Wednesday, January 7, 2009

Python VM: refcounting and the GIL

What has been more surprising for me, when investigating about Python history, was that real multithreading is not supported. Better said, if you create multiple thread, they cannot run concurrently - the interpreter allows just one of them to run most of the time, because all the threads hold the Global Interpreter Lock most of the time.

As discussed by an official FAQ entry, removal of the GIL was attempted, but it gave a big slowdown (2x on Windows platforms, more on Linux, which was slower for locking at that time; NPTL probably fixed that). I don't remember any profiling results, but the discussion on the python-dev ML focused on what I think is the right problem: updating object refcounts in an atomic way. Luckily you don't need to acquire a lock for that, atomic operations suffice. But still, that's the biggest cost, and it has such a big impact. How can other languages (like Java) implement multithreading?

The problem is that CPython is stuck with using the slow technique of reference counting instead of fast, modern, real GCs, so removing the GIL for CPython makes it twice as slow. Fine-grained threading is slightly slower, but not by that factor. Atomic manipulation of reference counts is what killed performance of GIL-free CPython (I can't provide benchmarks for this), and reference counting already slows down Python.

Python developers still defend reference counting for its improved locality, which can improve performance; the reality is that the advantages of reduced memory usage and relative ease of implementation are outweighed by the caused slowdown, as shown by years of research and by practice of most current implementations.

And even the ease of implementation issue, for extension developers, is debatable; I would like to compare Python C extension API with the one of OcaML, which has been described as powerful and easy to use by some of my colleagues, and is thought for usage of real garbage collector, but I didn't have time for that yet.

Memory usage is the _only_ real drawback of garbage collectors: to get good performance (even better than C explicit memory management) the heap size must be bigger, so that the collector is not invoked too often, and can reclaim lots of garbage for each scan.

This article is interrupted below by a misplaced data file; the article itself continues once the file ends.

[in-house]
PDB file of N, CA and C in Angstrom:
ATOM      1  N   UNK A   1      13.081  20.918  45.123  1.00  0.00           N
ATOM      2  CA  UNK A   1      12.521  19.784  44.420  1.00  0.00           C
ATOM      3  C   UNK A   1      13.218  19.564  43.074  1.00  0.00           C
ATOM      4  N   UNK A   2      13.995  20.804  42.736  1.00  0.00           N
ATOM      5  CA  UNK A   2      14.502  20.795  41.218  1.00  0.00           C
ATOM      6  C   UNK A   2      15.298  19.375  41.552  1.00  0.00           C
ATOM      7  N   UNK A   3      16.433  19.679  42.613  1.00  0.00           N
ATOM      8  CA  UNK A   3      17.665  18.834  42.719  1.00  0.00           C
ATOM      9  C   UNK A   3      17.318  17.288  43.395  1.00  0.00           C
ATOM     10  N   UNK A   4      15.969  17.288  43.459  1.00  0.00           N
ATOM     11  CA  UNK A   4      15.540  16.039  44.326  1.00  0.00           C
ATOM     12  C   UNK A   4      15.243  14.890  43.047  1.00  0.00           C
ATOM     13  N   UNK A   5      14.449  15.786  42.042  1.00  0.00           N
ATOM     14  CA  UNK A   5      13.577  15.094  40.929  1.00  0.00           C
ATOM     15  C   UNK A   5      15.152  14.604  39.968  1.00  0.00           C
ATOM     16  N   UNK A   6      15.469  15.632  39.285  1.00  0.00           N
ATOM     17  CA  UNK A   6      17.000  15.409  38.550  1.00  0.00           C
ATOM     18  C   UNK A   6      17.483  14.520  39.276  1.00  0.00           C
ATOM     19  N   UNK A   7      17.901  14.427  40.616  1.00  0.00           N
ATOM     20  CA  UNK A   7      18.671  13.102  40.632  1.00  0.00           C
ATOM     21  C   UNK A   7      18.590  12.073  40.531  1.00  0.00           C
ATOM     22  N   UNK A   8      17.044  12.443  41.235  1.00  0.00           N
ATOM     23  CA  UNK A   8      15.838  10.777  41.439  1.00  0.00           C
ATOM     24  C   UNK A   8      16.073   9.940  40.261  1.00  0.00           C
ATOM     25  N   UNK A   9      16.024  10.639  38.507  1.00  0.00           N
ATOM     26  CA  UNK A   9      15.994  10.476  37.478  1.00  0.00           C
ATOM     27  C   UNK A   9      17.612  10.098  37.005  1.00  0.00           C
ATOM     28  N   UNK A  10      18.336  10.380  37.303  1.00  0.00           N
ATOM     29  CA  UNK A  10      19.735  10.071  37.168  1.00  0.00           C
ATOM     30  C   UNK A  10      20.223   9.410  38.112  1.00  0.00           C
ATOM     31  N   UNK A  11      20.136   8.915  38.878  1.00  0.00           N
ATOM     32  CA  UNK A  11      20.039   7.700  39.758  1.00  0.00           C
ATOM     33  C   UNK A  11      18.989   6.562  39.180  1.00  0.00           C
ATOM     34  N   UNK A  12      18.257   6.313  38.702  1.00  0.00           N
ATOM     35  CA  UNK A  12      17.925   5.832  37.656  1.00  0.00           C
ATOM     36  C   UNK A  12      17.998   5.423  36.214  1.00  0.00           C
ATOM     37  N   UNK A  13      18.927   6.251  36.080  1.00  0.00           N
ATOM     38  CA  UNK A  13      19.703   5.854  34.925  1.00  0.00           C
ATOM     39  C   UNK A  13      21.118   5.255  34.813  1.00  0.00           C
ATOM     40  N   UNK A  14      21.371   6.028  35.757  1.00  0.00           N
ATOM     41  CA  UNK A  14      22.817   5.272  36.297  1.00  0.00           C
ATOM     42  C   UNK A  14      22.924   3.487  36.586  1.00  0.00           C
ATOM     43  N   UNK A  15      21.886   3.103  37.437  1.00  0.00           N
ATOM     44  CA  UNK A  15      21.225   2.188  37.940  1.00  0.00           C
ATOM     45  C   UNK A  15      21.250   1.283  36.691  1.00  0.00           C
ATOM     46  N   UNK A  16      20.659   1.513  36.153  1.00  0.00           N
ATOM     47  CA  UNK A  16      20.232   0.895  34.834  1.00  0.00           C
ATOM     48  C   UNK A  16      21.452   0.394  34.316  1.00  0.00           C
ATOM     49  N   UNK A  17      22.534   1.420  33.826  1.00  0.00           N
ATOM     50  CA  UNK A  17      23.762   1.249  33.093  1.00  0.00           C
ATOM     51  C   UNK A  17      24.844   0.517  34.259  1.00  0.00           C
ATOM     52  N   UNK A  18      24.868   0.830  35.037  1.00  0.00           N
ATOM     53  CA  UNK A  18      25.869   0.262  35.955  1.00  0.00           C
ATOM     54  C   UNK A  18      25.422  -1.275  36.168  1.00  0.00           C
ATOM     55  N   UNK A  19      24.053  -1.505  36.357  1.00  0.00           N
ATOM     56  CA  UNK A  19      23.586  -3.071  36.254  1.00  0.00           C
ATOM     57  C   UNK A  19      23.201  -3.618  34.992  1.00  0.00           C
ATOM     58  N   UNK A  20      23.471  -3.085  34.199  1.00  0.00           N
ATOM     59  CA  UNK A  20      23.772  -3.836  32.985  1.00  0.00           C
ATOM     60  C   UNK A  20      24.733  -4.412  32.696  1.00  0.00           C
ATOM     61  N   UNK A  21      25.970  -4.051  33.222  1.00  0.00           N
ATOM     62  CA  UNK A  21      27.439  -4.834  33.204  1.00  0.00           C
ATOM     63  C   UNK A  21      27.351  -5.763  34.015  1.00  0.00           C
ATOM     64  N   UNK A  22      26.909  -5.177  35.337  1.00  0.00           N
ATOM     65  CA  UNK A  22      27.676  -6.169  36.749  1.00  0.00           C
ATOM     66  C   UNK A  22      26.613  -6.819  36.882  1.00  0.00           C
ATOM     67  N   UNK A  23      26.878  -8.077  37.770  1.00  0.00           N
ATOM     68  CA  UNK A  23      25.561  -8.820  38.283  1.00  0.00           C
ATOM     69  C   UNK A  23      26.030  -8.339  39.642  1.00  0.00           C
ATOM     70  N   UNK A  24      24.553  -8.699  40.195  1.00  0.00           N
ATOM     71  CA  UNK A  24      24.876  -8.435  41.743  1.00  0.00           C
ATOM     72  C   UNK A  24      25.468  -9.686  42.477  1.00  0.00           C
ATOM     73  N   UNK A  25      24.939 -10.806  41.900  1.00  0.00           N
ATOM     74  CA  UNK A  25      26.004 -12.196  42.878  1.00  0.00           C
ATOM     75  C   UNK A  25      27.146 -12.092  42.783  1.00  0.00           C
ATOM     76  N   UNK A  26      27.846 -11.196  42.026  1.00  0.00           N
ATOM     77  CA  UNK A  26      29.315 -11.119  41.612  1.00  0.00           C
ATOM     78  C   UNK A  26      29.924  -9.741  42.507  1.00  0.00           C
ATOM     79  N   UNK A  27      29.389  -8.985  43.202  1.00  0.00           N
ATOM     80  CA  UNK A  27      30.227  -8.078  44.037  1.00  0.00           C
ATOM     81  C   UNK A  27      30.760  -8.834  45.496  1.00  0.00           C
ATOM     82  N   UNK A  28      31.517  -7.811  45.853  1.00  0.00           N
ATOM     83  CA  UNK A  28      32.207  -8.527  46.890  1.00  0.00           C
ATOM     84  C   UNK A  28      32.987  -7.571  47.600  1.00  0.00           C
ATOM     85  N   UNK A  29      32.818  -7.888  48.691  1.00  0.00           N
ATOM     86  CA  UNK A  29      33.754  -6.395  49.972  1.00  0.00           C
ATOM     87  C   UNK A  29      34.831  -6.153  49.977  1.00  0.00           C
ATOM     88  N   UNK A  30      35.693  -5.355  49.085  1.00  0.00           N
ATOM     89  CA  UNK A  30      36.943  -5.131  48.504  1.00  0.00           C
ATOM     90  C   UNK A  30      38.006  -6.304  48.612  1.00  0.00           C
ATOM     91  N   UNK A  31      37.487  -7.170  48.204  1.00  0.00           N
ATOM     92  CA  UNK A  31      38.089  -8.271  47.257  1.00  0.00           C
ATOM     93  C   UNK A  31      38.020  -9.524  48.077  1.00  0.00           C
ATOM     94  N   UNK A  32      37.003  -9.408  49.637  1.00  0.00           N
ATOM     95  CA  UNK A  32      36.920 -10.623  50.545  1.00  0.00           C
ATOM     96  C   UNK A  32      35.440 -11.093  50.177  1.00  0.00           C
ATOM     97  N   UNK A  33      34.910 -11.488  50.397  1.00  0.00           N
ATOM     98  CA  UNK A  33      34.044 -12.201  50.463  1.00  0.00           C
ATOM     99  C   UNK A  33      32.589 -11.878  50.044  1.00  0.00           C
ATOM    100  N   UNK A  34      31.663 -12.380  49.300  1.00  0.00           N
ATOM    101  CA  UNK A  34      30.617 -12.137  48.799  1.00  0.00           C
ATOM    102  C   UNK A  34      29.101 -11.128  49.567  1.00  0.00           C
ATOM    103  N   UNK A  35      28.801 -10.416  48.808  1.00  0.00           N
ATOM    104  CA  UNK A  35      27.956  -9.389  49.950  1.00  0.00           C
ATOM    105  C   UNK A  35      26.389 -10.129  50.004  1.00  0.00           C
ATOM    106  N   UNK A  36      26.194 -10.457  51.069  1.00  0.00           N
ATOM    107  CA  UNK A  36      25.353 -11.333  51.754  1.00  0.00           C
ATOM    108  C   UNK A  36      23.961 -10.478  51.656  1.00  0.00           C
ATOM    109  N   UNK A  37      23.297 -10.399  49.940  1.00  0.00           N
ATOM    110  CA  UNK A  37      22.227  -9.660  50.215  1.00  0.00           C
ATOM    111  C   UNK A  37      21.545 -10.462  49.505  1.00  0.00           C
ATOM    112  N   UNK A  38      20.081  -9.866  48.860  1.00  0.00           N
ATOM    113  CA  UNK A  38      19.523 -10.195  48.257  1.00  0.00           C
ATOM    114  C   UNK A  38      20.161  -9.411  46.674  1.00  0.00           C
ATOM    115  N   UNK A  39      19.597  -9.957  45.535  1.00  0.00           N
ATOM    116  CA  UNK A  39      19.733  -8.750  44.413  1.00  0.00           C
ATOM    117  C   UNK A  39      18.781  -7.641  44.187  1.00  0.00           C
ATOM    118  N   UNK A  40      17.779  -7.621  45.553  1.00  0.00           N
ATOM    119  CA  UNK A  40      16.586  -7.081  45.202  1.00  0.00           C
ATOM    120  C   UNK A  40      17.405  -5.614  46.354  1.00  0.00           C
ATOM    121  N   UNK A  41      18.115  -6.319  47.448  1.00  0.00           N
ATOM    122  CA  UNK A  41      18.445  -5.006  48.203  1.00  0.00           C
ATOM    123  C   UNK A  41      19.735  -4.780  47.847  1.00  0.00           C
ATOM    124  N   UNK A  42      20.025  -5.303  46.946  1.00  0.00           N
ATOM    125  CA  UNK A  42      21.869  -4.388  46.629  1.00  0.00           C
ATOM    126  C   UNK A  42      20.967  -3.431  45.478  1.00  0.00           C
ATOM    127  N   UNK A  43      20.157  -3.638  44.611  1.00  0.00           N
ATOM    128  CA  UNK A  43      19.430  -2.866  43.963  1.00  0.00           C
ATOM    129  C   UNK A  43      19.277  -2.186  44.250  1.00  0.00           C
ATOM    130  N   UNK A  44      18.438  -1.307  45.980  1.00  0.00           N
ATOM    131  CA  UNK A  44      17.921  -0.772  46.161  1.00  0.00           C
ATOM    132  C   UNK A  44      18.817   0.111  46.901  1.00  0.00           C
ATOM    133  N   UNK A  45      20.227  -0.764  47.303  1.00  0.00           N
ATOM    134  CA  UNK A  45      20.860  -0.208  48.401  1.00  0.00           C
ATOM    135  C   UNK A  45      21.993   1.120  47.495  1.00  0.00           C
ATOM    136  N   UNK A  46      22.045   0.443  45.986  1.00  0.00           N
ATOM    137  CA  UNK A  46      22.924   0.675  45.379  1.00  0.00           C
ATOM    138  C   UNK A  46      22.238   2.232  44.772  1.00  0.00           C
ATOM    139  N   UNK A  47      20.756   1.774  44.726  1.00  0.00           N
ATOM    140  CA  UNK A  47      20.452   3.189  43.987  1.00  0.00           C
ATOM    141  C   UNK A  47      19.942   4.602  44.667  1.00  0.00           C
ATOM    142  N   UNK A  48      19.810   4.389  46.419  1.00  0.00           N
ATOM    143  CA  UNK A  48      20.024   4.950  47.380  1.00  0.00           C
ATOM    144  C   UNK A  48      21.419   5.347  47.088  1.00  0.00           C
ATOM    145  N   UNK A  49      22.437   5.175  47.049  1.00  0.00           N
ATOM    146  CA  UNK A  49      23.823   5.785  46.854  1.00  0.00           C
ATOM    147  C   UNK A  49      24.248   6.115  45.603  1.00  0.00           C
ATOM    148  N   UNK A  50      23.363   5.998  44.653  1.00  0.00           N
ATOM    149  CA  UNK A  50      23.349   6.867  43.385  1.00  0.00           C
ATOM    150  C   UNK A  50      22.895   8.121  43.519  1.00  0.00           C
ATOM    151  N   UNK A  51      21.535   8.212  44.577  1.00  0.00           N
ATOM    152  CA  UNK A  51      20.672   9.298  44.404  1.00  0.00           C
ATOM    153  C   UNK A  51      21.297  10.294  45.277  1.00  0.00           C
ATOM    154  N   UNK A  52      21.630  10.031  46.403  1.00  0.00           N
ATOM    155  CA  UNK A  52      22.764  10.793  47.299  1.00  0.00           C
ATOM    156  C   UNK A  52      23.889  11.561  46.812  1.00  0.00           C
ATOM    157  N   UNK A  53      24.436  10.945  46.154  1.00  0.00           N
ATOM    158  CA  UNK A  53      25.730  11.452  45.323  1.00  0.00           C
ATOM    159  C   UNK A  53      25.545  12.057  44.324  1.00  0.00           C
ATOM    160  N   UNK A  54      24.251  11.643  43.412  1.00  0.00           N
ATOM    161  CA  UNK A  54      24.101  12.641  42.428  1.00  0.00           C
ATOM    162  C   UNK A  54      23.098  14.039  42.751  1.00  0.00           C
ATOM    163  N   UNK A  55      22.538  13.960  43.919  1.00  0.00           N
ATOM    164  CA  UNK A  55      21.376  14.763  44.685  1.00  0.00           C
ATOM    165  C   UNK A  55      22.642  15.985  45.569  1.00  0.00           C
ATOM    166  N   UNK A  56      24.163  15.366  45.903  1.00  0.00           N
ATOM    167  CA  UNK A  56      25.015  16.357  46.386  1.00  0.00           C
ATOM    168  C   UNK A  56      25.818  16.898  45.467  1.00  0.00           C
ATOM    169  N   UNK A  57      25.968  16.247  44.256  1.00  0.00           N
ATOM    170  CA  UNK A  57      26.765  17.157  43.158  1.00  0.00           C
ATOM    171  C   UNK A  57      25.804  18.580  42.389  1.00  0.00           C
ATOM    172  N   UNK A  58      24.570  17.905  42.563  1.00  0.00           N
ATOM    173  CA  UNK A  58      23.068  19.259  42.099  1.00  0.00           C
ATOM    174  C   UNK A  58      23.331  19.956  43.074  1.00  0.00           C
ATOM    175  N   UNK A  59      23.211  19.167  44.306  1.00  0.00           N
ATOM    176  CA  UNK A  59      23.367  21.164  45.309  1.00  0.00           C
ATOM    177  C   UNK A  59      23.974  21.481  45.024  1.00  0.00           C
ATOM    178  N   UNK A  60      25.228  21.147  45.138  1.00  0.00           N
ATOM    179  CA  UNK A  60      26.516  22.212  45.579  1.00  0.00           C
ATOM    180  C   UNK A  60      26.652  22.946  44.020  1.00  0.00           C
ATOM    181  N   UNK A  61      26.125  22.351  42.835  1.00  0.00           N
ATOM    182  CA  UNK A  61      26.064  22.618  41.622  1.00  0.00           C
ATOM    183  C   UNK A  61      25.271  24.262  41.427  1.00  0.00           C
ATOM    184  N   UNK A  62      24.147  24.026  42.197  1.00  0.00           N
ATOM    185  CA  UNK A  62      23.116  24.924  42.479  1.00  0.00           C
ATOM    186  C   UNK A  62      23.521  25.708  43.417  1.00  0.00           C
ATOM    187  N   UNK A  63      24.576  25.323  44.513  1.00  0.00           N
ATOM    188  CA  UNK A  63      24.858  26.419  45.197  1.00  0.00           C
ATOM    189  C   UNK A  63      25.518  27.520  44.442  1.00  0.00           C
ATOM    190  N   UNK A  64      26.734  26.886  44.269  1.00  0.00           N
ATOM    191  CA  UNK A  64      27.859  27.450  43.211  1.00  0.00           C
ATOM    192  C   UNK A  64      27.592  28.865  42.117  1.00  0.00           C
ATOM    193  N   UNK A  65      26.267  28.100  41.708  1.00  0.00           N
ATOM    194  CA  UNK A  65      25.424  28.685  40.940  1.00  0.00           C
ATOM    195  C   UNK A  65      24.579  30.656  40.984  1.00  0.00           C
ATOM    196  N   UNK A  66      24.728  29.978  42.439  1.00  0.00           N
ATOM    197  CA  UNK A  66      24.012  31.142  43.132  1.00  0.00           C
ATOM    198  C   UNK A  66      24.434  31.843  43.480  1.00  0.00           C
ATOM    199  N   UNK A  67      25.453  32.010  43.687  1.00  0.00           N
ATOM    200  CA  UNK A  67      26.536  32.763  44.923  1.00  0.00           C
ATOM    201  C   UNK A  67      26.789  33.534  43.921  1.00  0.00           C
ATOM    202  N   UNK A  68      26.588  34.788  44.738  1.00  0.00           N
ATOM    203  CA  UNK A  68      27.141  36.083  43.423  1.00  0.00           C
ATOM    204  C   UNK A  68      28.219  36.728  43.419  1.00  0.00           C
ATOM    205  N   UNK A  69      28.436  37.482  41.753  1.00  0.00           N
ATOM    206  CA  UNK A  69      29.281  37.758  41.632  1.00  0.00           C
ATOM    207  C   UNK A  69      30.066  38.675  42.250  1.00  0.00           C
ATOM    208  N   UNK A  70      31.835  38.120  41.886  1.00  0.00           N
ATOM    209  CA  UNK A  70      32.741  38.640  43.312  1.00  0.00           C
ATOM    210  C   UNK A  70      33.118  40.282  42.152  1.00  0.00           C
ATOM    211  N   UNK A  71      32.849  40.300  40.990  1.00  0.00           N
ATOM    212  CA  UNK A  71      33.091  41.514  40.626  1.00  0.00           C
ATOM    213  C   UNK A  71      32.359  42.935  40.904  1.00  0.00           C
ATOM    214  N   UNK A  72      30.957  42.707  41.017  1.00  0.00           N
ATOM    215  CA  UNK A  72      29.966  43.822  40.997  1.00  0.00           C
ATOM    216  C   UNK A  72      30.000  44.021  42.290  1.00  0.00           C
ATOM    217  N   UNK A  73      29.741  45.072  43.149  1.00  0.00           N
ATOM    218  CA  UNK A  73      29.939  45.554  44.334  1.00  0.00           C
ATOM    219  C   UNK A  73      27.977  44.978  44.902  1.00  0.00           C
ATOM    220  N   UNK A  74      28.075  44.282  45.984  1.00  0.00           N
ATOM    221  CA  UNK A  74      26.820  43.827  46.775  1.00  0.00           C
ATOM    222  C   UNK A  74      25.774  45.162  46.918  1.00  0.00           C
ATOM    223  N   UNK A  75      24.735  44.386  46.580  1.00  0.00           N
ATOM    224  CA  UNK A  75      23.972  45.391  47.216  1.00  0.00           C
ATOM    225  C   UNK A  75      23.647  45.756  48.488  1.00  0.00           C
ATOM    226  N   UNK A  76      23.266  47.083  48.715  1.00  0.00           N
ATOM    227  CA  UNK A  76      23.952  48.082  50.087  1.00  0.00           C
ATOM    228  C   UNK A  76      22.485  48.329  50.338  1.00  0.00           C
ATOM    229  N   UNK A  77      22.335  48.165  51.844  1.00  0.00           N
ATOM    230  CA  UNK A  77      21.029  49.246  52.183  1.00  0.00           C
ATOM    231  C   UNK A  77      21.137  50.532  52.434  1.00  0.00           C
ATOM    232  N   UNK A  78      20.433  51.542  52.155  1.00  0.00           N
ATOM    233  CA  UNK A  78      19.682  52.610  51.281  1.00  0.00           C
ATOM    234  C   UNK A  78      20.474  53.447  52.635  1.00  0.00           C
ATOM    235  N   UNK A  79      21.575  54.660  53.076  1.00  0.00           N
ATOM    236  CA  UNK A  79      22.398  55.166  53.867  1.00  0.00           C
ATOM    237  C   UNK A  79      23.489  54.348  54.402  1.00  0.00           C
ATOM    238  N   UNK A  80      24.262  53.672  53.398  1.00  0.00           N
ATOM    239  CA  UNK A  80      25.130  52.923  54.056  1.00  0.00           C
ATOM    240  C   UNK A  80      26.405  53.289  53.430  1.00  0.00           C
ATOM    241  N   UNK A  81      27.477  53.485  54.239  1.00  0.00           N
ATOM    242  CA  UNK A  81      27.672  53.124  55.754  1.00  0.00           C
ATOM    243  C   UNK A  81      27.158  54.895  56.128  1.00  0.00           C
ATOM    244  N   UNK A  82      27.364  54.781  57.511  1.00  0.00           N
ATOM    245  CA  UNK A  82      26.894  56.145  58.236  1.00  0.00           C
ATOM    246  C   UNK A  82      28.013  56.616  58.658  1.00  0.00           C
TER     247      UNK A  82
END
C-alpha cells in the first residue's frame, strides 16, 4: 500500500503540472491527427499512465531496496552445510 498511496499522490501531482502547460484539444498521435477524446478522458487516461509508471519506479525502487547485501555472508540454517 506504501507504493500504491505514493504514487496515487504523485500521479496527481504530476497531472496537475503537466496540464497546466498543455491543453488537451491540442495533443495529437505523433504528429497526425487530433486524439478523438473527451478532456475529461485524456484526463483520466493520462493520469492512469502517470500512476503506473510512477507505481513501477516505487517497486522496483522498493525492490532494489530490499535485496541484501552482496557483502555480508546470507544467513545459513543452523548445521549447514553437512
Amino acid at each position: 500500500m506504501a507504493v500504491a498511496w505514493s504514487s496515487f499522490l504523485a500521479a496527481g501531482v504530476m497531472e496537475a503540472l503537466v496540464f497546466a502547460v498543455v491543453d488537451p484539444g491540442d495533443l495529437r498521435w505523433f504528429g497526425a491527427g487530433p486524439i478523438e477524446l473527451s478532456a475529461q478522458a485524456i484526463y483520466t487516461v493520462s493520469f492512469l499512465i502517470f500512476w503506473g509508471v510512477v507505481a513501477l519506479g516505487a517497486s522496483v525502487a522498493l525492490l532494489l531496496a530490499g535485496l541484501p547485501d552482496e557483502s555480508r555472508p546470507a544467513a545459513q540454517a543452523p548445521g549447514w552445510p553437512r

Python VM simplicity

It has been quite fun, while studying for the Virtual Machines course with Lars Bak (the head designer of Google V8) in Aarhus University, and working for the project, to dig in the archives of python-dev about Python history and its choices.

For a VM developer, like for authors of optimizing compilers, the aim is to relieve developers from concerns about low-level optimizations, allowing them to concentrate on their programs and their high-level optimizations.

It looks like Guido van Rossum has instead the concern to keep the Python interpreter (the main implementation, called CPython - other implementations exist) simple. So simple that a couple of groups in the course could prototype interpreters which are faster than the Python one. Obviously, support for some advanced features is missing, but at least my group tried to include everything having impact in the fast path.
I'm not saying no optimization work is done on CPython, obviously, just complaining on the amount of it.

And especially, I'm complaining about how braindead is to suggest developers who care about performance to write performance-critical code in C:
  • That leads to more complexity for the users, because they have to give up simplicity or performance, or to switch to Jython (which is 2x slower than Python but supports thread) or to Java (which is anyway simpler than Python+C).
  • That leads to more maintainance costs for the Python VM itself, because the amount of extension code written in C is much bigger.
  • Also, having lots of independent developers writing extensions in C makes the transition costs for API changes even higher.
I want to elaborate on maintainance costs. One could think the tradeoff is just between the complexity of the Python VM core and of extensions. Actually, it's far worse. It's a tradeoff of manpower.
There will likely be a few core developers working on the interpreter, and they're likely going to be the most experienced ones. And the core of an interpreter tends to stay small anyway.
Instead, authors of extensions (especially independent ones) will likely have a more varied skill set. And extensions can be many more, i.e. much more code.

It's like this also on the Linux kernel: while on the core exceptionally complex optimizations are accepted (when they do improve performance) and people still tend to get it right, there is much more driver code, much simpler, but often of poor quality, and causing most bugs.

To show some numbers, in Python 2.7 SVN, I have 9.8M in Modules/ folder (C module code) and 1.3M in the Python folder (C interpreter code).
Google V8, instead, writes as much as possible of the standard library in JavaScript, and saves the JIT-ed code to load it at startup.

Finally, the implementation cost have been overestimated. Implementing a JIT, for instance, is not that complex. There are also possibilities to get a JIT from the interpreter, by basically pasting together the pieces of the interpreter that handle the various opcodes (see for instance "context threaded JIT", mentioned in this post about Apple Safari's new JavaScript VM:

A technique called "indirect threading" (having nothing to do with multithreading) adds at least some of that performance, and still it wasn't implemented (though this is maybe going to change).

And finally, even a complete rewrite would not be as horrible as Python people think. Other big opensource projects are doing that all the time, or face extensive refactoring and changes of their core API quite often, like the Linux kernel; and also the Samba code has been undergoing a core some rewrite time ago.